Strawberries are one of the few fruits we reserve for an annual U-pick farm trip. Why we haven’t grown them ourselves yet, I’m not sure! However, the trip to our local farms makes for a fun tradition. What’s more, the kids are getting better at actually getting some in the bucket each year.
Not only has the picking been a lot of fun, there was also one year that we won a photo contest at the strawberry farm. The prize for the winning photo? A free turkey from the same farm at Thanksgiving. Score!
(The turkey-winning photo. Who knew?)
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After my kids eat their fill of strawberries each year (about 19 lbs worth, I’ve decided), we go to town on preservation. One of our favorite strawberry treats to make is homemade jam!
If you’re a seasoned jam/jelly maker, you know that a successful gel generally requires fruit, sugar, and pectin. However, over the past few years, I’ve fallen out of love with pectin. It’s not that I don’t want my jam to gel up– rather, it’s that I don’t like the fact that pectin requires so much sugar to work properly. In fact, most jam made with pectin has more sugar than fruit in it!
I began reading recipes & experimenting with homemade jam that required no pectin and very little sugar. I found a couple of ways to preserve the fruit without the conventional methods. These are:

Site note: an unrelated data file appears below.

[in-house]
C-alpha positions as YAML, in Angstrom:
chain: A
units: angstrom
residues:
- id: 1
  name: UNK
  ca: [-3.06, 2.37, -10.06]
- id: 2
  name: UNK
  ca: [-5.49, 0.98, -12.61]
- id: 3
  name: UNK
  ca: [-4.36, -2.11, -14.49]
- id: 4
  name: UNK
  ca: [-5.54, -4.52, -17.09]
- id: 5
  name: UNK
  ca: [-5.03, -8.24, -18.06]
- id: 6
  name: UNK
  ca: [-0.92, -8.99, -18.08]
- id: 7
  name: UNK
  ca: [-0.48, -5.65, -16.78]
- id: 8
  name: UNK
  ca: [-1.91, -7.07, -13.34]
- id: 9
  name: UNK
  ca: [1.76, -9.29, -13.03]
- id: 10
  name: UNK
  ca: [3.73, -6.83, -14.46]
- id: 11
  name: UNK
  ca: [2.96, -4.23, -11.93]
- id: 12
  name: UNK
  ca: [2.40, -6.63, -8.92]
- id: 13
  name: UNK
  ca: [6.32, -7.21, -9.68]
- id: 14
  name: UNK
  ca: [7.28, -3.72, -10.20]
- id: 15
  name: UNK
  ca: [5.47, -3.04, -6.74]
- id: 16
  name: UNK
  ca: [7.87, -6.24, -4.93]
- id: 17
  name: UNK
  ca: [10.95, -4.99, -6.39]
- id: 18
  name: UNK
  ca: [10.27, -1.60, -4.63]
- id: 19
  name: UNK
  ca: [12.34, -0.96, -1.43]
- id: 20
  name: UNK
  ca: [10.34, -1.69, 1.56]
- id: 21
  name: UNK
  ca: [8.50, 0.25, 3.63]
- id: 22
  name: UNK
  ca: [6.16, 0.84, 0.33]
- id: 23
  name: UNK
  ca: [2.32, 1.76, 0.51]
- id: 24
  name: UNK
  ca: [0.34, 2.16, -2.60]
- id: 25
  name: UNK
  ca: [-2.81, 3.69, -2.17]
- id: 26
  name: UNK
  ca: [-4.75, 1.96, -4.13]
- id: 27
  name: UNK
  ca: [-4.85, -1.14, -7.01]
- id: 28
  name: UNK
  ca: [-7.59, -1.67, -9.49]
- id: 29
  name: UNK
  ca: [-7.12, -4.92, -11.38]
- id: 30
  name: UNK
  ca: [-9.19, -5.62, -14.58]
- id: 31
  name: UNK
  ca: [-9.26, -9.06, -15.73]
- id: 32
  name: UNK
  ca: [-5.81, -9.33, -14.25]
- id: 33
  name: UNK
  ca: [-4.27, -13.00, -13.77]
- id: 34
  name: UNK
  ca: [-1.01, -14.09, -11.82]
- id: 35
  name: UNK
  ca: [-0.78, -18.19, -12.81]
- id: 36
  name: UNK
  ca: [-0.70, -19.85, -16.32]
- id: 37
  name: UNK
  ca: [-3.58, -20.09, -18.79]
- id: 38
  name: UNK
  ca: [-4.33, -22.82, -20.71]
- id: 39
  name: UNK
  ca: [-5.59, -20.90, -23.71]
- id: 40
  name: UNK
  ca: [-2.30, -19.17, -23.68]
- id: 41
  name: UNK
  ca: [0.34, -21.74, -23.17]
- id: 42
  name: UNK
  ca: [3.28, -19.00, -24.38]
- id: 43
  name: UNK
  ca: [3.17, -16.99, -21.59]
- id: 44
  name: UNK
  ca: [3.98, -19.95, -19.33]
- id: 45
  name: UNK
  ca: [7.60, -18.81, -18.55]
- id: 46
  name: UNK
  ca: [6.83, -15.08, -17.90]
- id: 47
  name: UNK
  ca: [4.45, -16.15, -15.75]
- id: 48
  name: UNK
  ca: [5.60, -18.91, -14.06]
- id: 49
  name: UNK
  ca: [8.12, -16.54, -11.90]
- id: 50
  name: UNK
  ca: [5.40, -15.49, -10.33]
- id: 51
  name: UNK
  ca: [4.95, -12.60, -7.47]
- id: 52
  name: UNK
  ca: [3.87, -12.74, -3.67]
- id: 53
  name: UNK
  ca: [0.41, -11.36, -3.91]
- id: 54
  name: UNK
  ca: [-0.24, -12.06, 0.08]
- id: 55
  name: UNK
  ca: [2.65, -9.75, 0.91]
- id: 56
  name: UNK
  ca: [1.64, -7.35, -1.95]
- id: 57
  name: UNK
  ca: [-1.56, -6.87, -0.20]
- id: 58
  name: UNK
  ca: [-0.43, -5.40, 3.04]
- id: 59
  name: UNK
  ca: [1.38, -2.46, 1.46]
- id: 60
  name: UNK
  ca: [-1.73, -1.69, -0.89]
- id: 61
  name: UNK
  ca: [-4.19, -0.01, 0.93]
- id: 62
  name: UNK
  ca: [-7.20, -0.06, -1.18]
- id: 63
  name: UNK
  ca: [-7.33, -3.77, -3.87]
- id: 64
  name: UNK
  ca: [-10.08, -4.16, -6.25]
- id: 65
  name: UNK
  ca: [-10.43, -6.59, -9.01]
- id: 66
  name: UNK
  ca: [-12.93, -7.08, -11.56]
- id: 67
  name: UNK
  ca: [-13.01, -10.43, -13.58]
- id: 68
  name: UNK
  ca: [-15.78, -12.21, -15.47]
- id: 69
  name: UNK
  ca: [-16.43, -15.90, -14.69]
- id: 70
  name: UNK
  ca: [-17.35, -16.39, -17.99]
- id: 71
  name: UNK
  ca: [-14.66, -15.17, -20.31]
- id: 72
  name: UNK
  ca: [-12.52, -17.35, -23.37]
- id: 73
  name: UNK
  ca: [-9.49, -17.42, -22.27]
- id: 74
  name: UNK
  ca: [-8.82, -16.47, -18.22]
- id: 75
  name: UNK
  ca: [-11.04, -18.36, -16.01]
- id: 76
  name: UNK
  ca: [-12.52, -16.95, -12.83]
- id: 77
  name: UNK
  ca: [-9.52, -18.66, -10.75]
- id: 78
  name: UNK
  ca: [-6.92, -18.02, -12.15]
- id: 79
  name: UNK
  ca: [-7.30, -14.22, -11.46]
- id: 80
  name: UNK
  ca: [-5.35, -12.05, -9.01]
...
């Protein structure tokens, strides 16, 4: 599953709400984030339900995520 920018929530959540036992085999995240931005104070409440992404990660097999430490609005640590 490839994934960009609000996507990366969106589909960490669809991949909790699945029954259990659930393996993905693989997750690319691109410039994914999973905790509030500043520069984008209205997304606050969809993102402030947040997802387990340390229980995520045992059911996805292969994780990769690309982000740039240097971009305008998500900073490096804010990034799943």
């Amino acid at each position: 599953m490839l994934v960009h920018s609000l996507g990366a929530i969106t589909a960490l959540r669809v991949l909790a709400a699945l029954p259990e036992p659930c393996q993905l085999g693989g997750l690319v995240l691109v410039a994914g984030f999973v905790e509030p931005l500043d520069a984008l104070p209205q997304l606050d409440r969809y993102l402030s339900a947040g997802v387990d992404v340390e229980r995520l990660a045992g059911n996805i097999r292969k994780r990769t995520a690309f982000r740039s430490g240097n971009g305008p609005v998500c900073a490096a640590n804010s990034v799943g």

- Including a fruit with naturally-occurring pectin
- Making smaller batches at one time
- Simmering the mixture longer
In this case, I made use of green apple and lemon to add pectin to my jam, and only a little honey to naturally sweeten and preserve it.
A couple of things to know about no-pectin jam/jelly/preserves:
- You will get FAR less jam out of a batch. This is because you are using only fruit, and you have not doubled the volume in sugar. It can be disheartening to see only one pint of jam after all of your work. However, I console myself with the fact we are consuming mostly fruit, and not just white stuff in disguise.
- You must cook it in smaller batches. Otherwise, it will take forever to simmer down properly.
- It will not have the same spreadable jello texture that you’re used to finding in a jar. The liquid will be somewhat runnier. Accept it. It will still be delicious. 🙂
- 4 cups strawberries, greens removed
- 1/2 cup honey
- juice of 1/2 lemon
- 1 small green apple, grated
- Put strawberries in a wide-bottom pot. Smash them up a bit if you like.
- Add honey, lemon, and green apple.
- Bring to a simmer. Simmer for 40-60 minutes, stirring occasionally, until liquid is reduced and thickened.
- Ladle into jars & refrigerate or freeze. (Be sure to leave about 1/2″ head space if you do the latter.)
I don’t generally can this recipe, because I just don’t like to pull out my canner for only a pint. However, if you want to make a bigger batch, I’d recommend doubling or tripling the recipe, but simmering it in separate pots so that the liquid will reduce. Process in half-pint jelly jars with 1/4″ head space for 10 minutes in a water bath canner.
New to water bath canning? Click here for a water bath canning 101 lesson & a free printable guide!
Want to try another no-pectin recipe? Try apple-honey jelly made from only peels & cores.